Seminars

Spring 2016 Lecture Series

Tuesday, February 16

Property arrangements and soy governance in the Brazilian state of Mato Grosso: Implications for deforestation-free production

Lisa Rausch, Research Associate in the Center for Sustainability and the Global Environment at the University of Wisconsin-Madison
Noon
Agriculture Hall, Seminar Room 301

Co-sponsored by Latin American, Caribbean and Iberian Studies

Lisa Rausch is a geographer with expertise examining the drivers of agricultural expansion and the cultural, social, and institutional factors that promote or inhibit conservation-positive behaviors among agricultural actors.

In 2011, she was awarded a Fulbright fellowship to conduct dissertation research in the Brazilian state of Mato Grosso, where she carried out an in-depth case study on structural and individual changes in a farming community that has been profoundly transformed by forces of globalization and by targeted efforts to improve environmental licensing rates in the agriculture industry. Her results suggest that public commitments to conservation from influential organizations, companies, and other individuals reduce social anxiety among farmers about conservation efforts.


Tuesday, February 23

The county-scale concejo territorial of indigenous Honduras: Top-down or grassroots tenure instrument?

John Kelly, Assistant Professor of Geography at the University of Wisconsin-Lacrosse
Noon
Agriculture Hall, Seminar Room 301

Co-sponsored by Latin American, Caribbean and Iberian Studies

John Kelly is an Assistant Professor in the Department of Geography and Earth Science at the University of Wisconsin - La Crosse. His research interests include land tenure and natural resource management in rural Latin America, particularly among indigenous peoples; and evolving cartographic methods, such as GIS-based participatory mapping, and combining traditional "static" maps with interactive web portals.

His current research focuses on comparing community reserves in Mexico and Central America in the wake of the general failure of top-down conservation and development protected areas, during the current period of diverse forms of post-neoliberal indigenous and rural territorial restructuring.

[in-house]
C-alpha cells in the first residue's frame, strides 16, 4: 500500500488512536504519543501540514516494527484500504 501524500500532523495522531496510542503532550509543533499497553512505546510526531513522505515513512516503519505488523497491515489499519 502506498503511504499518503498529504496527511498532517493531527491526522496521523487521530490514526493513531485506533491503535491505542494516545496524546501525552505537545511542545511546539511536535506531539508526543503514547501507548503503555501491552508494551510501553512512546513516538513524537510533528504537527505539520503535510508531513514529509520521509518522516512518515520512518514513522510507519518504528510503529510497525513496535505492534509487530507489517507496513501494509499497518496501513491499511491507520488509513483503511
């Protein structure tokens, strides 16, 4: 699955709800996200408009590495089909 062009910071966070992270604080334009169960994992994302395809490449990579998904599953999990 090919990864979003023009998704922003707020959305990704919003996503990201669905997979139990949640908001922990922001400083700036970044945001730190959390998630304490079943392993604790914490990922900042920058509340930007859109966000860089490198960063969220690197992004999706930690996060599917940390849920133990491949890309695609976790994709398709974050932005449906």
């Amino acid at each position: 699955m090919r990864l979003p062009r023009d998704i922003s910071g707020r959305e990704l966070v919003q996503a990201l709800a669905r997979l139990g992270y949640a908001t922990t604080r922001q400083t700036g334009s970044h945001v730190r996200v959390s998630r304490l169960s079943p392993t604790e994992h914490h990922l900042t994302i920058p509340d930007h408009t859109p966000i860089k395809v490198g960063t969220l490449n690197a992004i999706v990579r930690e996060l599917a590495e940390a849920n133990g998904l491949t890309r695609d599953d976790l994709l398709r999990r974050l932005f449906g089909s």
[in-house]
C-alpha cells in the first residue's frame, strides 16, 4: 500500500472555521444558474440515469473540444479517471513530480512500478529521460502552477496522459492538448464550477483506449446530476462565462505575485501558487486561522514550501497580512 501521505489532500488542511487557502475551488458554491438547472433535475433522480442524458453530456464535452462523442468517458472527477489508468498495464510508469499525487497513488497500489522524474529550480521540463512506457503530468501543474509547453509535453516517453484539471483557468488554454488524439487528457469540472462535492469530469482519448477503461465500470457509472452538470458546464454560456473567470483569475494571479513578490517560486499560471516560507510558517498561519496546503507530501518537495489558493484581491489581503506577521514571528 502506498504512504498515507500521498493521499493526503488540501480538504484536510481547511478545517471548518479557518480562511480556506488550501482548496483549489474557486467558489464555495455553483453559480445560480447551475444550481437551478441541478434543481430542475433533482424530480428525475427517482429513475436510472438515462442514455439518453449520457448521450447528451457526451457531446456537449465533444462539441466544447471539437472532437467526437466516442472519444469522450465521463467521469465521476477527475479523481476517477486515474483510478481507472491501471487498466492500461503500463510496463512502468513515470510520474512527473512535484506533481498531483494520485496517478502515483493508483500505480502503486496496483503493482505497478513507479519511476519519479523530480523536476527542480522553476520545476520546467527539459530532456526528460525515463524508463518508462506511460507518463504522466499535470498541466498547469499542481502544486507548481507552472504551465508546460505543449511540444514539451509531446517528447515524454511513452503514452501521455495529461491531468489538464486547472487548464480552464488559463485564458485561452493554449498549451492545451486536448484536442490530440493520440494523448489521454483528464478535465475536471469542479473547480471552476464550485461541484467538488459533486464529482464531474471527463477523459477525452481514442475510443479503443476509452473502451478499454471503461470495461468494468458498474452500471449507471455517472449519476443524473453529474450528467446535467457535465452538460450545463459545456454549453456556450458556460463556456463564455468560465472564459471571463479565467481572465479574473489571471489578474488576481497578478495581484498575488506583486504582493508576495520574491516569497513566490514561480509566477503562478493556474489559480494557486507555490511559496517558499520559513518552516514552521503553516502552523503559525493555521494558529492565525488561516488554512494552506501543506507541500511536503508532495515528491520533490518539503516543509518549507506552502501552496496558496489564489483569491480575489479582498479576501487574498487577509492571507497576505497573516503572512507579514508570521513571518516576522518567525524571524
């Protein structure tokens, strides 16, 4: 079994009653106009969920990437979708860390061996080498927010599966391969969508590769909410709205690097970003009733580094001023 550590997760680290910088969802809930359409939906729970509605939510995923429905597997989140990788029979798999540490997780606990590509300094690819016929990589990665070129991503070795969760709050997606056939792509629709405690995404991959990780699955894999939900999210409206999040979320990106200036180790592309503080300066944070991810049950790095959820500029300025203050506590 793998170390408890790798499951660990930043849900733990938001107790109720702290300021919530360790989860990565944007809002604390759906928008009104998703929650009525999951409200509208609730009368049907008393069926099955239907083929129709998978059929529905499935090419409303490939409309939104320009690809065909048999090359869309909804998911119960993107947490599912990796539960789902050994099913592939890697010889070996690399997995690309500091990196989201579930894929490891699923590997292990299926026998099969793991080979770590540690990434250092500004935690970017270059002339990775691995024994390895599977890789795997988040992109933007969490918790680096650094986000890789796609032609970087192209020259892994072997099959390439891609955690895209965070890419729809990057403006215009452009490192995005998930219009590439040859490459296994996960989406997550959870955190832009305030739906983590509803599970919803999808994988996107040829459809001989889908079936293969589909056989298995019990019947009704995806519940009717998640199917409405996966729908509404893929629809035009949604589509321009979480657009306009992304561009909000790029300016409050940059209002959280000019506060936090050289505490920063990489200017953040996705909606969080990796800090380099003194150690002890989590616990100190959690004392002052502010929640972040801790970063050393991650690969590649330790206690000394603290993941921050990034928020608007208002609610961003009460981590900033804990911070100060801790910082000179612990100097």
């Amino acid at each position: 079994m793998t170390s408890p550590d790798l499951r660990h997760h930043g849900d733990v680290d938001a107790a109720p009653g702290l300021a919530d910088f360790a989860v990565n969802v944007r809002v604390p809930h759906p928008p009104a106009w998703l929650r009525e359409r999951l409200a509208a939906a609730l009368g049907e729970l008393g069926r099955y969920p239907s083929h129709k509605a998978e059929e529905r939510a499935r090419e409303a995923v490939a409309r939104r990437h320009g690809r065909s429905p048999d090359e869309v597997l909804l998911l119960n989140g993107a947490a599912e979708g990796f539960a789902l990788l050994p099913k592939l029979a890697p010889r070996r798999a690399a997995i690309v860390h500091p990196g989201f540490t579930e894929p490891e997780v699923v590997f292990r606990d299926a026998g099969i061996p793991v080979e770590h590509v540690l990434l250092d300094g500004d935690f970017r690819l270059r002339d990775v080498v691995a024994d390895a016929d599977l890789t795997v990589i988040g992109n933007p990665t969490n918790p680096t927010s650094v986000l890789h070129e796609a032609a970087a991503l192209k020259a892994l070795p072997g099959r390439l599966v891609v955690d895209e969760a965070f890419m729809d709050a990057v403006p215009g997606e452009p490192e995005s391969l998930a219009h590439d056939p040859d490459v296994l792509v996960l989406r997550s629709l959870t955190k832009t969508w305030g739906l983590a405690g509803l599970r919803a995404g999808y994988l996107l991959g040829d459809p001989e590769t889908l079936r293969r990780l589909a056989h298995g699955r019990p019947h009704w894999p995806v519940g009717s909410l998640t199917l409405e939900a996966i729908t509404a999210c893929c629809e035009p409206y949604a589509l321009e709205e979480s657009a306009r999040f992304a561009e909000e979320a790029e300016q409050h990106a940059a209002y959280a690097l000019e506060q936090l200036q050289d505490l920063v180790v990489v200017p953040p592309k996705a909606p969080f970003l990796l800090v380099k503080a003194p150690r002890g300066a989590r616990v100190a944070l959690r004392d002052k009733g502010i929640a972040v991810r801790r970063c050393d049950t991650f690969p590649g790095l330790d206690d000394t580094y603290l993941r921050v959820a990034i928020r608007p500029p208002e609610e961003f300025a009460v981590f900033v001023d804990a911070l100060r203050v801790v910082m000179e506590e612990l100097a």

He is a contributing researcher to the University of Kansas-based Centroamèrica Indígena project, which seeks to help indigenous groups in Honduras to map, secure, and govern their territories while investigating why some groups in Central America are more successful at this than others.


Thursday, February 25

The Wilderness Idea in the age of the Anthropocene: Relevance and Issues

Brent Martin, Southern Appalachian Regional Director of the Wilderness Society
4:15 - 5:15
1153 Mechanical Engineering, 1513 University Avenue

LTC co-sponsor, Nelson Institute's Weston Roundtable Series

Brent Martin is a lifetime conservationist and lives in the historic Cowee community of western North Carolina. During his career in conservation he has worked for the Armuchee Alliance, Georgia Forestwatch, the Land Trust for the Little Tennessee and The Wilderness Society. He has an MA and an ABD from Georgia State University in History, focusing on land use patterns and the environmental history of the northwest Georgia mountains.


Tuesday, March 15

Human Landscapes: Connecting People and Place

Dan Smith, Administrator of the Division of Agriculture Development at the Wisconsin Department of Agriculture, Trade and Consumer Protection
Noon
Agriculture Hall, Seminar Room 301

Daniel Smith serves as Administrator of the Division of Agriculture Development at the Wisconsin Department of Agriculture, Trade and Consumer Protection. As Administrator, Smith guides the marketing of the state's agricultural products locally, regionally and internationally. He also directs the farm and business development services available through the division to grow Wisconsin agriculture.